The identification of discrepant pairs of genotypes with good performance is important so that they can eventually be used in the future in forage breeding programs aiming to exploit the hybrid vigor of the cross.

The principal component analysis based on morphological characters of the half-sib progenies of P. maximum only presented more than 80% of the accumulated variation when up to the fourth principal component was considered, where they accumulated 84.3% of the total variation (Table 2). According to Cruz & Carneiro (2006), the principal component analysis should accumulate 80% of the variation up to the second principal component to be considered efficient, which would summarize all the variation in only two axes.

Assis (2001), in a genetic diversity study based on 24 morphological characters of Brachiaria species, observed an accumulation of 85.4% of the total variation on the third eigenvalue associated, when the 24 morphological characters were simultaneously evaluated. Shimoya et al. (2002), evaluating 17 morphological characters in accessions of elephantgrass, observed 81.8% of accumulation in the seventh principal component.

The accumulation of 84.3% of the variation up to the fourth principal component allowed the evaluation of the dispersion of the hybrids in four axes (Figure 1). It can be observed that the limit between the progenies was not well defined (Figure 1A, 1B and 1C). On the other hand, when the points were plotted as a function of groups formed by the optimization method, the limit of the groups in the four axes may be more clearly defined (Figure 1D, 1E and 1F).

The first and second principal components represented 60.3% of the variation and allowed the identification of a reasonable part of the morphological groups based on the optimization methodology. In this sense, groups 1, 2, 3 and 4 were the most easily identifiable (Figure 1D). Nevertheless, group 2 did not show well-defined limits when compared with the others, when only two axes were considered. By observing axes 1 and 3, the limit between group 2 and groups 5, 6, 7 and 15 may be more easily observed. With the inclusion of the fourth axis, the limits of groups 2, 8 and 10 may be verified.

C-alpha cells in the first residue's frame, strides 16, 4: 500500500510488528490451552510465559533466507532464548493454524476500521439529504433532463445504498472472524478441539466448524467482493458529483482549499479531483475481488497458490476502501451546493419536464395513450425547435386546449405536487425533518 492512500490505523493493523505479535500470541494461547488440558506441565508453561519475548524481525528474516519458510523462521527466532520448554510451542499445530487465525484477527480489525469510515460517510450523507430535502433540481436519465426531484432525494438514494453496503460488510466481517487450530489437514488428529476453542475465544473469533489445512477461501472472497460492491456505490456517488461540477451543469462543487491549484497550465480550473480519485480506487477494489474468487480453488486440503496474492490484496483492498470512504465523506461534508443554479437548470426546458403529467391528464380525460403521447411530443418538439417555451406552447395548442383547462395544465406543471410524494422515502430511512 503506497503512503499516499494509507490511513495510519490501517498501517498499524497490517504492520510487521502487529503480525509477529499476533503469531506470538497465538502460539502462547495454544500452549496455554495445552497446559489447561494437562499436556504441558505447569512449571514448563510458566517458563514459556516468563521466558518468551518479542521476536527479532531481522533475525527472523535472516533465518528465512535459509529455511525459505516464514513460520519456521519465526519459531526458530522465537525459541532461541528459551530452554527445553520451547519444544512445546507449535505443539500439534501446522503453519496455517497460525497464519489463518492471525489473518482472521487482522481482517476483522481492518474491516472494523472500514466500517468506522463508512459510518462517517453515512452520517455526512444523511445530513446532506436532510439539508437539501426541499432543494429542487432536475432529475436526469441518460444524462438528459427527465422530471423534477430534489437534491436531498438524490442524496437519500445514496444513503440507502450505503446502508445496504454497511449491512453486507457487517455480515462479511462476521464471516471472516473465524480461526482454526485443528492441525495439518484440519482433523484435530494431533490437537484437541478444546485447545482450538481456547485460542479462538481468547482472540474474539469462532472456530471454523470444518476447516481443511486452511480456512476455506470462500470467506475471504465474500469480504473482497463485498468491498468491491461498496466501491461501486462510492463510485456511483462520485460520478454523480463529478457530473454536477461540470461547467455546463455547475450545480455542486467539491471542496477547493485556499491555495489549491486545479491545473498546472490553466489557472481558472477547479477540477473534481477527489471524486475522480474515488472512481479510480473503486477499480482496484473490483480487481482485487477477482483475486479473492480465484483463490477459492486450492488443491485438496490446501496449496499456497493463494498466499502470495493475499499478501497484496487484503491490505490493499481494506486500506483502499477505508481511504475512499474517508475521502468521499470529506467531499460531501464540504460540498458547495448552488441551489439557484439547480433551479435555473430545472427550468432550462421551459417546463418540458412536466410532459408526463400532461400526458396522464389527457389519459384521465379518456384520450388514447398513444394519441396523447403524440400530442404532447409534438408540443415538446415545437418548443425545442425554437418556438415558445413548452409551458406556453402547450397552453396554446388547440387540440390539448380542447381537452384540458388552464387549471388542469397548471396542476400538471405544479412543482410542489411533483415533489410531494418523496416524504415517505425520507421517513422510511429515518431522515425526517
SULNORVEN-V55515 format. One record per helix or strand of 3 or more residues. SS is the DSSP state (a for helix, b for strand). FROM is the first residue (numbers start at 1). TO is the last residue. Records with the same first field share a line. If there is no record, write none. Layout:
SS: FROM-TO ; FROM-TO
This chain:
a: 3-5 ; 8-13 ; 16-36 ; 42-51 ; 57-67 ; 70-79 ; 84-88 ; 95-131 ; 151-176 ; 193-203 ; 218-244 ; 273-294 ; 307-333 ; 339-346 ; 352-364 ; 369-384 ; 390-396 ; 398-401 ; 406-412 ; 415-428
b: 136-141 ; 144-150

Groups 11, 12, 13 and 14, formed by a single individual, could not be discerned in the dispersion. Nevertheless, it was expected that they would be easily identifiable due to their more discrepant morphological nature.

The discriminate analysis of Anderson indicated an apparent rate of discordance of 17.04%, in which 46 of the 270 individuals clustered by the optimization method were incorrectly classified, but when the discriminate analysis was performed using as basis the progeny, there was an increase in the misclassification rate, which was 55.5%. The increase in the apparent error rate indicates that the characteristics assessed were not sufficient to promote differentiation by the discriminate analysis of the progenies, or that there is a strong genetic recombination in the hybrids involving multiple genitors due to the process of open pollination.

Groups 2 and 6 presented more misclassified individuals, with only 66.15 and 63.64% of correct classifications, respectively (Table 4). Group 2 had 4.62; 1.54; 12.31; 3.08; 7.69; 1.64; and 3.08% of the individuals classified in the groups 3, 4, 5, 7, 8, 9, 14, respectively. Group 6 had 9.09% of the individuals classified in each of the groups 5, 7, 9 and 12.

It can be observed that the eight characteristics were only able to completely discriminate the hybrids of groups 5, 7, 8, 9, 10, 11, 12, 13, 14 and 15. It is noteworthy that the groups constituted by a few individuals normally present divergent characteristics from the others, mainly when they are constituted by a single individual.

The morphological characteristics assessed were not able to completely discriminate any of the evaluated progenies (Table 5). Probably, the high discordance rate was due to the low number of variables and also to the genetic similarity between individuals of the progenies, since they are half-sib progenies and the population is the common pollen donor. On the other hand, van de Wouw et al. (2008) discriminated well the species P. antidotale, P. phragmites and P. turgidum from the other species based on 32 morphological and agronomic characters in both the principal component analysis and the nearest neighbor method; however, the group formed by P. maximum, P. coloratum and P. infestum was extremely variable, and these three species were not discriminated.